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  6. http://www.aids.gov/ When you love someone and care about their health mind, body and soul you tell that person to stop the harmful behavior. Maybe you haven't seen this website and the harm of practicing homosexuality causes people. It is the same as people who smoke cigarettes, if they continue it will cause a physical illness to them, shuld we encourage that or tell our loved ones it is dangerous. You are all hypocrites talking about compassion for if you were honest and true you would compassionately tell someone of the harm they are cusing themselves. I hope you visit someone in the hospital suffering from HIV from leading a homosexual lifestyle maybe your eyes would be open to the truth then. Maybe prostitution should be made legal to since it is jusy another sexual alternative, use your hearts not your " so called intellectual reasoning" because and of course Our Lord teaches about contraception and abortion and gay marriage, etc, It's called.. THOU SHALL NOT KILL. that includes body, mind and soul. You are the synogauge of Satin, staining the very love and holiness of the Catholic Church. It is love to tell someone when they are hurting themselves. It goes against nature to practice homo- sexulual acts even the animals know better. You are not repairing the Church but you are part of what is says in the Cathecism on the second coming: the Church will go through a historical decline before the Paurosia takes place. This is because the populus will go along with what you are teaching because of the herd mentality and there will only be a remnant. Be not of the world.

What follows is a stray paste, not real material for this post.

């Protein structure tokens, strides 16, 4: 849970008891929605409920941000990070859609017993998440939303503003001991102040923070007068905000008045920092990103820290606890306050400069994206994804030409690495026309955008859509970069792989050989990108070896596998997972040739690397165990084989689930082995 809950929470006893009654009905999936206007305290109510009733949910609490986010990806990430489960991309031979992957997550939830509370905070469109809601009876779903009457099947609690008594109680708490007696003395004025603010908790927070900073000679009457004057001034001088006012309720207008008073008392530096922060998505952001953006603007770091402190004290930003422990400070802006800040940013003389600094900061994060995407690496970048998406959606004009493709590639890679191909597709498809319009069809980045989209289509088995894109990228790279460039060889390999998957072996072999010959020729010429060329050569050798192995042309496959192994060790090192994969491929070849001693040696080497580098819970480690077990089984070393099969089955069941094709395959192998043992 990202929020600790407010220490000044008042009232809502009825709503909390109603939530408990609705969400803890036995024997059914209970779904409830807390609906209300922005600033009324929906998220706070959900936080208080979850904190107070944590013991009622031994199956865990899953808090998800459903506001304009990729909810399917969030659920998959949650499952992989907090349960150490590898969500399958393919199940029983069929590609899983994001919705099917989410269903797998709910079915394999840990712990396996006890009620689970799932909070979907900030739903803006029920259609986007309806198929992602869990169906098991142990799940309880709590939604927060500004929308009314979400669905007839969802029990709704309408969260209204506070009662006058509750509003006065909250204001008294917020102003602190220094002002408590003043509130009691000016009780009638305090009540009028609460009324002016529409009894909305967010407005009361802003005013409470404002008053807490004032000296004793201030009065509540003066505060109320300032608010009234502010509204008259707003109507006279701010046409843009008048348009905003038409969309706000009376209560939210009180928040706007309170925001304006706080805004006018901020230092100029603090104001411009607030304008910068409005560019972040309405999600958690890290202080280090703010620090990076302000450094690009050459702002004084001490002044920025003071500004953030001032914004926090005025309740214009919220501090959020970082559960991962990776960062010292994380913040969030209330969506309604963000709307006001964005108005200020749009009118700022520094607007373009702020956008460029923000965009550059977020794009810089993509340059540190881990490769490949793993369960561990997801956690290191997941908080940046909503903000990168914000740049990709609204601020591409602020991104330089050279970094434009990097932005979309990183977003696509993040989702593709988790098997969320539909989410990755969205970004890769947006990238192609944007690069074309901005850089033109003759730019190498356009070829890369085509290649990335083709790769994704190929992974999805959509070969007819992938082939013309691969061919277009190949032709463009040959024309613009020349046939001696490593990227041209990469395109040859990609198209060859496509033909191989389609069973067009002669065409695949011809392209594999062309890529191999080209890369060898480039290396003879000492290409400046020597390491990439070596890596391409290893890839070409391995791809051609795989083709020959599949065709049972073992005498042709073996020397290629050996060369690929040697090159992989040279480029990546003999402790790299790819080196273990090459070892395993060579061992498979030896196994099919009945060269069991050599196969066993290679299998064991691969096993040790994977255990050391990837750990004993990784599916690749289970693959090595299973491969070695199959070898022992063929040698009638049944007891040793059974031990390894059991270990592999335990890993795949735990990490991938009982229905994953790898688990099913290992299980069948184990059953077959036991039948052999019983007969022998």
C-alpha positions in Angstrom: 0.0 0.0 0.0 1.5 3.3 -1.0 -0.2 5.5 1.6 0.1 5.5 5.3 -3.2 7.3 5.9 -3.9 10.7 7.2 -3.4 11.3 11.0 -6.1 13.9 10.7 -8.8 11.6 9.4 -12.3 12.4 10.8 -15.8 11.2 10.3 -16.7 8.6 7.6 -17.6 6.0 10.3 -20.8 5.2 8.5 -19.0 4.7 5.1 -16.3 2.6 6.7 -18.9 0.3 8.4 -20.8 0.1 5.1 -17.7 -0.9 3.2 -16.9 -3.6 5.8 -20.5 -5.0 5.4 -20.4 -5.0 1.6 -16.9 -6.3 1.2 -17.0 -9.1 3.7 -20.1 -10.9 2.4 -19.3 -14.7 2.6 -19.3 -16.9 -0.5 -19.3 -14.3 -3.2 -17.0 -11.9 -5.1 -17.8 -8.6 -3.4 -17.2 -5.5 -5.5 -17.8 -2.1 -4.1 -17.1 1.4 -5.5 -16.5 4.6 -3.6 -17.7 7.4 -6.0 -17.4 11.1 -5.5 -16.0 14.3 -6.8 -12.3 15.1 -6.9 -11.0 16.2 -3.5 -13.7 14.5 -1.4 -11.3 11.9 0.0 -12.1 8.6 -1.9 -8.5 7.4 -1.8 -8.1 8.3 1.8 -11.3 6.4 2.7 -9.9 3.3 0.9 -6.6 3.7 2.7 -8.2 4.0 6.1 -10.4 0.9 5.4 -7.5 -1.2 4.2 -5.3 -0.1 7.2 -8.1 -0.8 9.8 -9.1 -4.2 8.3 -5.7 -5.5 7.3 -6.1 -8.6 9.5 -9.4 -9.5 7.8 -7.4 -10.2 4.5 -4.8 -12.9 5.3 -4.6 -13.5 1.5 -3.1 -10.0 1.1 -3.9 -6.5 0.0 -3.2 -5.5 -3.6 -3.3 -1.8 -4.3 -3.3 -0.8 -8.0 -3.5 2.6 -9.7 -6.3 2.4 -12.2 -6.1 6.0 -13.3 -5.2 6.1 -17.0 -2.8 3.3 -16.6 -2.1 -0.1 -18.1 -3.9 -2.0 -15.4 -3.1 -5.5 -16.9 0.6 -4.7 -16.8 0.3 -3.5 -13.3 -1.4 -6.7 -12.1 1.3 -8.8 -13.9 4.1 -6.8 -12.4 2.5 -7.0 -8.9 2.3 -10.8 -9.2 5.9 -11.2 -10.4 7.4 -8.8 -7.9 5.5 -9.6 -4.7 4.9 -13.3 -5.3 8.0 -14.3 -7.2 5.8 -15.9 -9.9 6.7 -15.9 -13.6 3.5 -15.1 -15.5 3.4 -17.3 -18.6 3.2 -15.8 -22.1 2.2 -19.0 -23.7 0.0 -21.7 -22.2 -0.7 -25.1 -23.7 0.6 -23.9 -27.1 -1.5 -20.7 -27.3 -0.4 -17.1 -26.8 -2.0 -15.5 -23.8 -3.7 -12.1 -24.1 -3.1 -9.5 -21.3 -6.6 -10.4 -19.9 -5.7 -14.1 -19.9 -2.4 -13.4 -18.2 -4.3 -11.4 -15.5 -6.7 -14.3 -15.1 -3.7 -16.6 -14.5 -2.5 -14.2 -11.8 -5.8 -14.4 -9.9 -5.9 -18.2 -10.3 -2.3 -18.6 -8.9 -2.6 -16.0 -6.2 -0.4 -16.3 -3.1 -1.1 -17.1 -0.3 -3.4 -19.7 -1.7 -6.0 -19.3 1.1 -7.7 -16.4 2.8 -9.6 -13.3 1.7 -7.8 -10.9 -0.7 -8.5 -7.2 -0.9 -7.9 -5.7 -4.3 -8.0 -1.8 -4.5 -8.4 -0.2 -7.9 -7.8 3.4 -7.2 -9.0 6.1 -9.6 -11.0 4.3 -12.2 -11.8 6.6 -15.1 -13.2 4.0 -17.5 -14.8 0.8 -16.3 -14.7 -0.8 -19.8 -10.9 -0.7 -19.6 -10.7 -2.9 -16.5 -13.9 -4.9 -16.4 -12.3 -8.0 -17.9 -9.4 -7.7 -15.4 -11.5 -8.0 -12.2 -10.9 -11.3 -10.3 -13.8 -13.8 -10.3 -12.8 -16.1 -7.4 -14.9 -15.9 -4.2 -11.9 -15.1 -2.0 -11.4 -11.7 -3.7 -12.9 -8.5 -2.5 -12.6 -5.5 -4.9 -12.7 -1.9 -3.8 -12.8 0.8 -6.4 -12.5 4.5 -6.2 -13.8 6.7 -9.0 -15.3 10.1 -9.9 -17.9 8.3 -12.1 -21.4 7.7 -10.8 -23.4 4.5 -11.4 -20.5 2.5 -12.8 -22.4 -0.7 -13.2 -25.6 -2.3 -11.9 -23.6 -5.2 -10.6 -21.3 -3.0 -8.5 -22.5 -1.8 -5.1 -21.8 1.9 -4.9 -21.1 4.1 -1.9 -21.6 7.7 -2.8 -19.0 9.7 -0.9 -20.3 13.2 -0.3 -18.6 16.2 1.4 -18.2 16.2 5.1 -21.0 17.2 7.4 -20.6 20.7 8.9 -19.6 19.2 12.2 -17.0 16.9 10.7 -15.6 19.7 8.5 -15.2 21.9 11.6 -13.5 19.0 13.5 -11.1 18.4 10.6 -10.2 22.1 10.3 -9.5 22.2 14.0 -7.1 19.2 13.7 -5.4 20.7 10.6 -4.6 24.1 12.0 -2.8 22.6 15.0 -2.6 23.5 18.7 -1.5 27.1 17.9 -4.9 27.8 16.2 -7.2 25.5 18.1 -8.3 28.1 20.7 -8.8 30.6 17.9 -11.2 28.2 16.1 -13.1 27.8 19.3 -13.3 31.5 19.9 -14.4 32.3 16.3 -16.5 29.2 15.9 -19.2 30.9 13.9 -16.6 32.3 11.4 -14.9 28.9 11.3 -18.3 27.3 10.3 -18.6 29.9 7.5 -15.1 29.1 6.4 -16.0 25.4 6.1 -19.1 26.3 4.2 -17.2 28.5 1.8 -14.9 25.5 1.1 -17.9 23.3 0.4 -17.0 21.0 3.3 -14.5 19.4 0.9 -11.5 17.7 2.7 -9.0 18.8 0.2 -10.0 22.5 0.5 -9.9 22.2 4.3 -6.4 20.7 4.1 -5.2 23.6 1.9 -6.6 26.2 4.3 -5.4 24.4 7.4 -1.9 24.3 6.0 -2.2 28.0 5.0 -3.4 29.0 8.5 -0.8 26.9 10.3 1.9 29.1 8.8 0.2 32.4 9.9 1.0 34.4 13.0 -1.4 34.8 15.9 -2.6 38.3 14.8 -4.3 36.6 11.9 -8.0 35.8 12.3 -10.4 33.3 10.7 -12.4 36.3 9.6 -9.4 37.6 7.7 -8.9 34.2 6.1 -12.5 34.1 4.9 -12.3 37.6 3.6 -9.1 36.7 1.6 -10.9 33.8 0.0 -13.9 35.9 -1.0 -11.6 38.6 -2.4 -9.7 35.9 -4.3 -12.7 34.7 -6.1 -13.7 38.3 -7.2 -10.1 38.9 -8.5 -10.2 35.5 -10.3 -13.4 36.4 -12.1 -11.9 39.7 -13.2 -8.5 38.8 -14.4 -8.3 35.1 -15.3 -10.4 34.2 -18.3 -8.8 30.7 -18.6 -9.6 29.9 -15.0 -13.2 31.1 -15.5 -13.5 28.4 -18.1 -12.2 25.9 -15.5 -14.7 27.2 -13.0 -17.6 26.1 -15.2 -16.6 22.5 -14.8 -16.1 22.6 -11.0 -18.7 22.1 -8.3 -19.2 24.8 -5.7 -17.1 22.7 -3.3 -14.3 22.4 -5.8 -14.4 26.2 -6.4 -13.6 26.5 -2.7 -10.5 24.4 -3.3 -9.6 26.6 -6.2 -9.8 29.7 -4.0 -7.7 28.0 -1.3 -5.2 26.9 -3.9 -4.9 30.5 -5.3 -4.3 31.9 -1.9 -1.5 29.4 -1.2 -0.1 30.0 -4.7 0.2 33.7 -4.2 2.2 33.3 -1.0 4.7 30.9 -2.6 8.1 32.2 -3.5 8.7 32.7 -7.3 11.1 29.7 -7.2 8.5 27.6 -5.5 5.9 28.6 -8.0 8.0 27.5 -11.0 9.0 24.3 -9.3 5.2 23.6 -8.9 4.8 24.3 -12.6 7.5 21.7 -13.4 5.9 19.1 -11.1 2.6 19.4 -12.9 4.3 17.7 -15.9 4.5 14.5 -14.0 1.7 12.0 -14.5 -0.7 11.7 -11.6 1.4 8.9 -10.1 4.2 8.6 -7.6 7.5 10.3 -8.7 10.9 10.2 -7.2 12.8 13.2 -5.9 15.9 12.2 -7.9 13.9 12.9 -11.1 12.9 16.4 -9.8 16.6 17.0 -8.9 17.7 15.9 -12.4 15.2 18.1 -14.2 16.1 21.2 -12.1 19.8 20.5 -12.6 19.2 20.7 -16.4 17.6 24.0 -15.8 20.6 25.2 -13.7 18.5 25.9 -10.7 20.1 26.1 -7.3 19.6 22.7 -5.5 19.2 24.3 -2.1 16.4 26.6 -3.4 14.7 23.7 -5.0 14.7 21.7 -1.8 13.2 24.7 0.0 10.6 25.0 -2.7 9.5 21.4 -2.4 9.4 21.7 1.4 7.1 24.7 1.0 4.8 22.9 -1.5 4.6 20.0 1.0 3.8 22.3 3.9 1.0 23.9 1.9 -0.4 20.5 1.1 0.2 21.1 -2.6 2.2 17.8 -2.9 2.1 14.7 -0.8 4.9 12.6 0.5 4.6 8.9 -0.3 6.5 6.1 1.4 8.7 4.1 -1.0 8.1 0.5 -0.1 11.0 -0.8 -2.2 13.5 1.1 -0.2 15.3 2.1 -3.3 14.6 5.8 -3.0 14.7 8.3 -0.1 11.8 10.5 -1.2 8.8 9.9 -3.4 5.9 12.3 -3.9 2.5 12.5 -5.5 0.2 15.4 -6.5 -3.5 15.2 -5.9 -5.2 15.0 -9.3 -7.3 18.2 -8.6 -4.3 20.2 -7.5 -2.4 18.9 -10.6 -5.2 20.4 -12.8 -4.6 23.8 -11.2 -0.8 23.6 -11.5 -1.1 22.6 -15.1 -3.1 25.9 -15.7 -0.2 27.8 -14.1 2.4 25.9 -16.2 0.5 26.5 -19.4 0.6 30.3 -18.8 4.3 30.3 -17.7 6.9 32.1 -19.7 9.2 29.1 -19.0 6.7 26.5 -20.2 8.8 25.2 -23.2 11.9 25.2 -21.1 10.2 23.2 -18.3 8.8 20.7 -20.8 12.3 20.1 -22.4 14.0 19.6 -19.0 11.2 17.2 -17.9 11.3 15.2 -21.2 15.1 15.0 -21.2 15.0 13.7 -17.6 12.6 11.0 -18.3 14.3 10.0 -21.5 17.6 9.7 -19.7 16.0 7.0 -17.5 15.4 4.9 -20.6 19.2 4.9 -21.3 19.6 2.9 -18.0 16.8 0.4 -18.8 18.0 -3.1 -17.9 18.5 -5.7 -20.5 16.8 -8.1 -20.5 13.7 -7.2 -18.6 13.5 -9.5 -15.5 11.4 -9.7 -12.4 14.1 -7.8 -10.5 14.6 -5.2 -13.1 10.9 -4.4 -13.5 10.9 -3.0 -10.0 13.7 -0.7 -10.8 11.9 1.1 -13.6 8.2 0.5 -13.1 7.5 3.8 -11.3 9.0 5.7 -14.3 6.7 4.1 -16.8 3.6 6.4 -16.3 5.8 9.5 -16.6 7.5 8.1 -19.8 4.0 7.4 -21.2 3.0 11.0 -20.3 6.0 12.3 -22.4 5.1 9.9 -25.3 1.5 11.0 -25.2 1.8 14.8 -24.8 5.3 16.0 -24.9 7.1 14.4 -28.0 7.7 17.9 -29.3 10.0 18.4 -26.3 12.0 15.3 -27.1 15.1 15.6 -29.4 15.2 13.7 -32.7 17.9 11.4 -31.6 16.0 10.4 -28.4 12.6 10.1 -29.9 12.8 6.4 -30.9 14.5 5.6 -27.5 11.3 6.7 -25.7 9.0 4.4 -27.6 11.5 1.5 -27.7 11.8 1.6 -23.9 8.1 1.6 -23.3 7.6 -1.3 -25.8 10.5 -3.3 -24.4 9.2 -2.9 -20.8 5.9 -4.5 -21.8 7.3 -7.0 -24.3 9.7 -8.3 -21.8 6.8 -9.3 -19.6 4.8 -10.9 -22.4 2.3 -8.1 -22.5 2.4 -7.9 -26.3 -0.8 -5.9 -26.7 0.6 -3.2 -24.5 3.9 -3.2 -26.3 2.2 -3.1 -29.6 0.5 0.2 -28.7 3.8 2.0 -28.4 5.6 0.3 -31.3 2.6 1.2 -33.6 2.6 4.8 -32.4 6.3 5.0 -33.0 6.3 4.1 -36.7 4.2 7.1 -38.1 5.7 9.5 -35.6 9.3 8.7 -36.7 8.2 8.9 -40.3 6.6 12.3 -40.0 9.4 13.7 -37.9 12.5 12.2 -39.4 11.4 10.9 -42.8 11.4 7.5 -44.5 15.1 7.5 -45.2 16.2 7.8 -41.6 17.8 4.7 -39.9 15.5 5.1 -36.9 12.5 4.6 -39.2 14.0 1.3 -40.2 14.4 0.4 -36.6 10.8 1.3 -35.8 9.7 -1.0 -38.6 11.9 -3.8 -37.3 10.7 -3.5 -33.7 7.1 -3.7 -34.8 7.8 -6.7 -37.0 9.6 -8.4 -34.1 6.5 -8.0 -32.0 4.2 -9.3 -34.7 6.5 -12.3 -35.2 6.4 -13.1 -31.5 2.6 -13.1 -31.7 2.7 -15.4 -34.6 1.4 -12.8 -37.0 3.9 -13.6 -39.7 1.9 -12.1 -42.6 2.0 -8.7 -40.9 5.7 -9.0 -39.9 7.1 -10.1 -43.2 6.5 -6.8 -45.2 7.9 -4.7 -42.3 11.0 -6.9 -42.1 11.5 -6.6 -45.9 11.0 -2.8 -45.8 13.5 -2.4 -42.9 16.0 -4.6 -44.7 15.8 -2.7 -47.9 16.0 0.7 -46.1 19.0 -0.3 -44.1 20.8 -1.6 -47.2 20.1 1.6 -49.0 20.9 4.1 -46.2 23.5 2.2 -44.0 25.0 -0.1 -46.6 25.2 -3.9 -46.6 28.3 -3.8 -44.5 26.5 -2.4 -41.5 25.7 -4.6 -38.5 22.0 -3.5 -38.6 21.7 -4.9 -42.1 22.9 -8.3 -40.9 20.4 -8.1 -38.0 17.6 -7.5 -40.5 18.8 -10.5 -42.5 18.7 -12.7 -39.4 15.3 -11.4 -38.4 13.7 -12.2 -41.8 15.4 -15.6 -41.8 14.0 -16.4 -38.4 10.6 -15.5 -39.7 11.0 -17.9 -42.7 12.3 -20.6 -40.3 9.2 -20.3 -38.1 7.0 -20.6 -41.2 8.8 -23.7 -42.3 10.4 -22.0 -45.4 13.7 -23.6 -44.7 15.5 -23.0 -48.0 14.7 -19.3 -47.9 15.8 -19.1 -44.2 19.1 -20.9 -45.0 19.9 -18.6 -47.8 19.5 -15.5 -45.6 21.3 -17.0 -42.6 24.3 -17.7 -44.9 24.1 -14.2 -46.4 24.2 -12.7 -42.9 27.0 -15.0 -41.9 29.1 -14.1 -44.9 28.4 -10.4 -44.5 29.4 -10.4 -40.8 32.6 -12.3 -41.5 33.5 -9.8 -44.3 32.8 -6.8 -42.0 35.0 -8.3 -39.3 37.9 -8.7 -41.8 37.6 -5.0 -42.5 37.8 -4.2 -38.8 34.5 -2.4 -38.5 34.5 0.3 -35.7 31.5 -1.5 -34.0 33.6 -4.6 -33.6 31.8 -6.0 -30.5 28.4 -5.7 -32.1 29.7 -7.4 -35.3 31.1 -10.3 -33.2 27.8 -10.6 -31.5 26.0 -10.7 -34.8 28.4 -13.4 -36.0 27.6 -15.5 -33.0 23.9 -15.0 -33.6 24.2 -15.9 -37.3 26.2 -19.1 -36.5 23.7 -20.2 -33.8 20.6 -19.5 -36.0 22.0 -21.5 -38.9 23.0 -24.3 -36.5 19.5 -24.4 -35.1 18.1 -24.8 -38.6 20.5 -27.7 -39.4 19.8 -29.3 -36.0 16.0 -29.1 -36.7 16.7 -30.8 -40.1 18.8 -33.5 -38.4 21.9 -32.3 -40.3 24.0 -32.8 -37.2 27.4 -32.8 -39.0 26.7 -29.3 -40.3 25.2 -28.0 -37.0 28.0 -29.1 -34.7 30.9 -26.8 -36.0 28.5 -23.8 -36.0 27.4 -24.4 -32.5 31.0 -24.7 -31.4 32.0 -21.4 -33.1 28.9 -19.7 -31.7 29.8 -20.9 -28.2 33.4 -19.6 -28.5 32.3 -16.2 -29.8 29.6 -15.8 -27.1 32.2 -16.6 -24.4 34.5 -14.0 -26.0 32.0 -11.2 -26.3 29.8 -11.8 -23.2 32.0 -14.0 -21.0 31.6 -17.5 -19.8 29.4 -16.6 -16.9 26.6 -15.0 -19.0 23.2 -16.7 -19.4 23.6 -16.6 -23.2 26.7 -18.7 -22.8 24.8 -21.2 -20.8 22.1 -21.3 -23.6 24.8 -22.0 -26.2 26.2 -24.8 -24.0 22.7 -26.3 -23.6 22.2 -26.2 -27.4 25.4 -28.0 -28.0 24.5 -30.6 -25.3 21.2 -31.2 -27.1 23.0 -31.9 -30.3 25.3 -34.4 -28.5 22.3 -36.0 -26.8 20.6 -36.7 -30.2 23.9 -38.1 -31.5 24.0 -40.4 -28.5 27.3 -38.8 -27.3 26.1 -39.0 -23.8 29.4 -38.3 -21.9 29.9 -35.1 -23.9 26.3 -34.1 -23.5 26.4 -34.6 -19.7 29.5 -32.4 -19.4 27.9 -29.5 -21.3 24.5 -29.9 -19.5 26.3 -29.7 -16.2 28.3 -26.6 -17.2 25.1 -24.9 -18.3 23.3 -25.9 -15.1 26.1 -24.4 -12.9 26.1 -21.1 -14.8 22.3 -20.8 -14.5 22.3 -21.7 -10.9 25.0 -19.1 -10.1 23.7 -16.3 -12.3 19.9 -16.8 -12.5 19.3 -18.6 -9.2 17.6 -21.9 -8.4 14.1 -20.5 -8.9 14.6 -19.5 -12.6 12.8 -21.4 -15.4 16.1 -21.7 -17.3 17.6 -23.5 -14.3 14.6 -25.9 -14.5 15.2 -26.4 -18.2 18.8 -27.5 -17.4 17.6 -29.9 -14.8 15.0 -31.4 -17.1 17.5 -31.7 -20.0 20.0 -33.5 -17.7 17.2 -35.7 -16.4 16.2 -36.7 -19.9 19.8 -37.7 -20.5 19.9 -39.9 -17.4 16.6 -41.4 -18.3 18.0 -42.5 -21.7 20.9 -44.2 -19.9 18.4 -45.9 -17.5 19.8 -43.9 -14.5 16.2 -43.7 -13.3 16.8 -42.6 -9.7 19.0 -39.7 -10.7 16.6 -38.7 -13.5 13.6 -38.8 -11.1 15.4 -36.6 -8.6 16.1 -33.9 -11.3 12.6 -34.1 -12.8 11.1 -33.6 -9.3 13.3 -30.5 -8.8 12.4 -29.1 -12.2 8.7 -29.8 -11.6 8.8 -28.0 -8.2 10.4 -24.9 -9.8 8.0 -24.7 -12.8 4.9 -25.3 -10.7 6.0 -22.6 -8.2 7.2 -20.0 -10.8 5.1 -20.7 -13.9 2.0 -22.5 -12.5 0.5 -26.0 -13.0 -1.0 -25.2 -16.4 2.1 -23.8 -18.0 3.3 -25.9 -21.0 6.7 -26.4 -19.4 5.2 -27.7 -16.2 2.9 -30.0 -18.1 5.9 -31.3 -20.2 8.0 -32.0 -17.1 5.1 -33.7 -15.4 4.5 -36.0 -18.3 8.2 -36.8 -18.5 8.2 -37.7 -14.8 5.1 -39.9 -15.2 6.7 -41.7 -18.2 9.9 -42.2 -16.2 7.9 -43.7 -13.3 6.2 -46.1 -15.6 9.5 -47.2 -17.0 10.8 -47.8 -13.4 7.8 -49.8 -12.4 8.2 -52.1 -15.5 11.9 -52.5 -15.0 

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  7. Hi Anonymous,

    Well, you are surely entitled to your beliefs, and I'm glad you shared them here, but I'm afraid you are entirely ignorant about homosexuality.

    Your ignorance is not a crime, nor your personal failing alone, but I think you'll find public engagement more rewarding if you inform yourself further.

    If it could be scientifically proven beyond doubt to your satisfaction that homosexuality is not related to AIDS, or child abuse, or troubled homes or anything else negative, any more than straight sexuality is...

    Would you then embrace your fellow Catholics who are gay and argue that they should have exactly the same rights as we straight Catholics?

    I've yet to meet a person of your point of view who can answer this question with a simple yes.

    Here's why.

    The point of view you're expressed was not created with reason and evidence, and thus it can not be edited by these processes.

    Within the point of view you've expressed, reason and evidence are used only as props, to promote a perspective which has been reached via a process of authority worship and blind ignorant bigotry. That is, this point of view is emotion based, and thus largely impervious to a rational examination of facts.

    To be fair to you, my reply here is also emotion based, and is also ignoring a well established fact that the chances that anything I say here will have any affect upon your viewpoint is very slim to non-existent. Like you, I'm clinging to a distorted emotion based view of reality. So we are brothers in that.

    I can tell you with absolute confidence how this story will end.

    The next generation, those entering adulthood now, have opened their minds and hearts to the gay community, and as they take the reins of power they will be bringing this era of ignorant bigotry to a swift conclusion.

    You can resist this inevitability if it entertains you, but none of our words have the slightest chance of changing this coming reality.